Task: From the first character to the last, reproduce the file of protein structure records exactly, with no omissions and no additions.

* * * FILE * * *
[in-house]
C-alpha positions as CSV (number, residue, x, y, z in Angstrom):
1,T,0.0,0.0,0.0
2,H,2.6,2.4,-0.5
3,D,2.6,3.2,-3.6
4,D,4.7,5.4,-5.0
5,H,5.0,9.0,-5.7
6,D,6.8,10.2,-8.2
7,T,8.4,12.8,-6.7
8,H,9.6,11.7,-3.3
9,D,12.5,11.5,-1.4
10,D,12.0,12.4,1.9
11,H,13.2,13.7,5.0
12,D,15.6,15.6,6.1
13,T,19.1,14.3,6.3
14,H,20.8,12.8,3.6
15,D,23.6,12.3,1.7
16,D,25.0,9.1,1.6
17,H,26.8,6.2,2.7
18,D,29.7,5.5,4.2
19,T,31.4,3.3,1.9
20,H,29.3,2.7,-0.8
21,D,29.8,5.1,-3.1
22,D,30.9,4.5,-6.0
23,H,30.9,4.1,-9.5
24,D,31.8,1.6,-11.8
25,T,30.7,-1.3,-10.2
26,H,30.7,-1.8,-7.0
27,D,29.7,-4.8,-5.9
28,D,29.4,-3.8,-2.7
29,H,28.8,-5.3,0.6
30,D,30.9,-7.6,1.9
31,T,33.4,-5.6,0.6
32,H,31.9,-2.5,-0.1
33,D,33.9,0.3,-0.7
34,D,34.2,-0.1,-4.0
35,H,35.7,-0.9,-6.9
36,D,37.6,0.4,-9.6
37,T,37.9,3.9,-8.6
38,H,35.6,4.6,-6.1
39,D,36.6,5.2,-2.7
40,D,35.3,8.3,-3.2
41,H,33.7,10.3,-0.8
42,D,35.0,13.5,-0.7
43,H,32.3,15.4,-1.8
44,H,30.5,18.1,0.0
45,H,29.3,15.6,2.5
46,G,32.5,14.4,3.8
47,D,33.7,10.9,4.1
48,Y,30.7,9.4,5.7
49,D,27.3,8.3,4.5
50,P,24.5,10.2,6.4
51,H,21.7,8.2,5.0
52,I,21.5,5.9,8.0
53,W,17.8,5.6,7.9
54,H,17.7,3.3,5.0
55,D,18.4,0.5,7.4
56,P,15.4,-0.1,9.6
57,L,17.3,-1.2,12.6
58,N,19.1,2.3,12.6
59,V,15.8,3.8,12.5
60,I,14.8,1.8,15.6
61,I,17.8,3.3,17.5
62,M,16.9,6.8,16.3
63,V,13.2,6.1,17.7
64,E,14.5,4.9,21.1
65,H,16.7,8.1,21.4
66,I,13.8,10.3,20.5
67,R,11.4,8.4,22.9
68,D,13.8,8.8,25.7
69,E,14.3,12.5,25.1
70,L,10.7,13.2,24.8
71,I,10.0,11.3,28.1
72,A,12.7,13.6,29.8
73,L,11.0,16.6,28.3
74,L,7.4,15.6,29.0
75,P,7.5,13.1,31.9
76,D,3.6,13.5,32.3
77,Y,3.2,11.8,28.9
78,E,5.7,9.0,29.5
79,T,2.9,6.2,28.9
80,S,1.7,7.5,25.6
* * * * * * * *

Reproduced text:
[in-house]
C-alpha positions as CSV (number, residue, x, y, z in Angstrom):
1,T,0.0,0.0,0.0
2,H,2.6,2.4,-0.5
3,D,2.6,3.2,-3.6
4,D,4.7,5.4,-5.0
5,H,5.0,9.0,-5.7
6,D,6.8,10.2,-8.2
7,T,8.4,12.8,-6.7
8,H,9.6,11.7,-3.3
9,D,12.5,11.5,-1.4
10,D,12.0,12.4,1.9
11,H,13.2,13.7,5.0
12,D,15.6,15.6,6.1
13,T,19.1,14.3,6.3
14,H,20.8,12.8,3.6
15,D,23.6,12.3,1.7
16,D,25.0,9.1,1.6
17,H,26.8,6.2,2.7
18,D,29.7,5.5,4.2
19,T,31.4,3.3,1.9
20,H,29.3,2.7,-0.8
21,D,29.8,5.1,-3.1
22,D,30.9,4.5,-6.0
23,H,30.9,4.1,-9.5
24,D,31.8,1.6,-11.8
25,T,30.7,-1.3,-10.2
26,H,30.7,-1.8,-7.0
27,D,29.7,-4.8,-5.9
28,D,29.4,-3.8,-2.7
29,H,28.8,-5.3,0.6
30,D,30.9,-7.6,1.9
31,T,33.4,-5.6,0.6
32,H,31.9,-2.5,-0.1
33,D,33.9,0.3,-0.7
34,D,34.2,-0.1,-4.0
35,H,35.7,-0.9,-6.9
36,D,37.6,0.4,-9.6
37,T,37.9,3.9,-8.6
38,H,35.6,4.6,-6.1
39,D,36.6,5.2,-2.7
40,D,35.3,8.3,-3.2
41,H,33.7,10.3,-0.8
42,D,35.0,13.5,-0.7
43,H,32.3,15.4,-1.8
44,H,30.5,18.1,0.0
45,H,29.3,15.6,2.5
46,G,32.5,14.4,3.8
47,D,33.7,10.9,4.1
48,Y,30.7,9.4,5.7
49,D,27.3,8.3,4.5
50,P,24.5,10.2,6.4
51,H,21.7,8.2,5.0
52,I,21.5,5.9,8.0
53,W,17.8,5.6,7.9
54,H,17.7,3.3,5.0
55,D,18.4,0.5,7.4
56,P,15.4,-0.1,9.6
57,L,17.3,-1.2,12.6
58,N,19.1,2.3,12.6
59,V,15.8,3.8,12.5
60,I,14.8,1.8,15.6
61,I,17.8,3.3,17.5
62,M,16.9,6.8,16.3
63,V,13.2,6.1,17.7
64,E,14.5,4.9,21.1
65,H,16.7,8.1,21.4
66,I,13.8,10.3,20.5
67,R,11.4,8.4,22.9
68,D,13.8,8.8,25.7
69,E,14.3,12.5,25.1
70,L,10.7,13.2,24.8
71,I,10.0,11.3,28.1
72,A,12.7,13.6,29.8
73,L,11.0,16.6,28.3
74,L,7.4,15.6,29.0
75,P,7.5,13.1,31.9
76,D,3.6,13.5,32.3
77,Y,3.2,11.8,28.9
78,E,5.7,9.0,29.5
79,T,2.9,6.2,28.9
80,S,1.7,7.5,25.6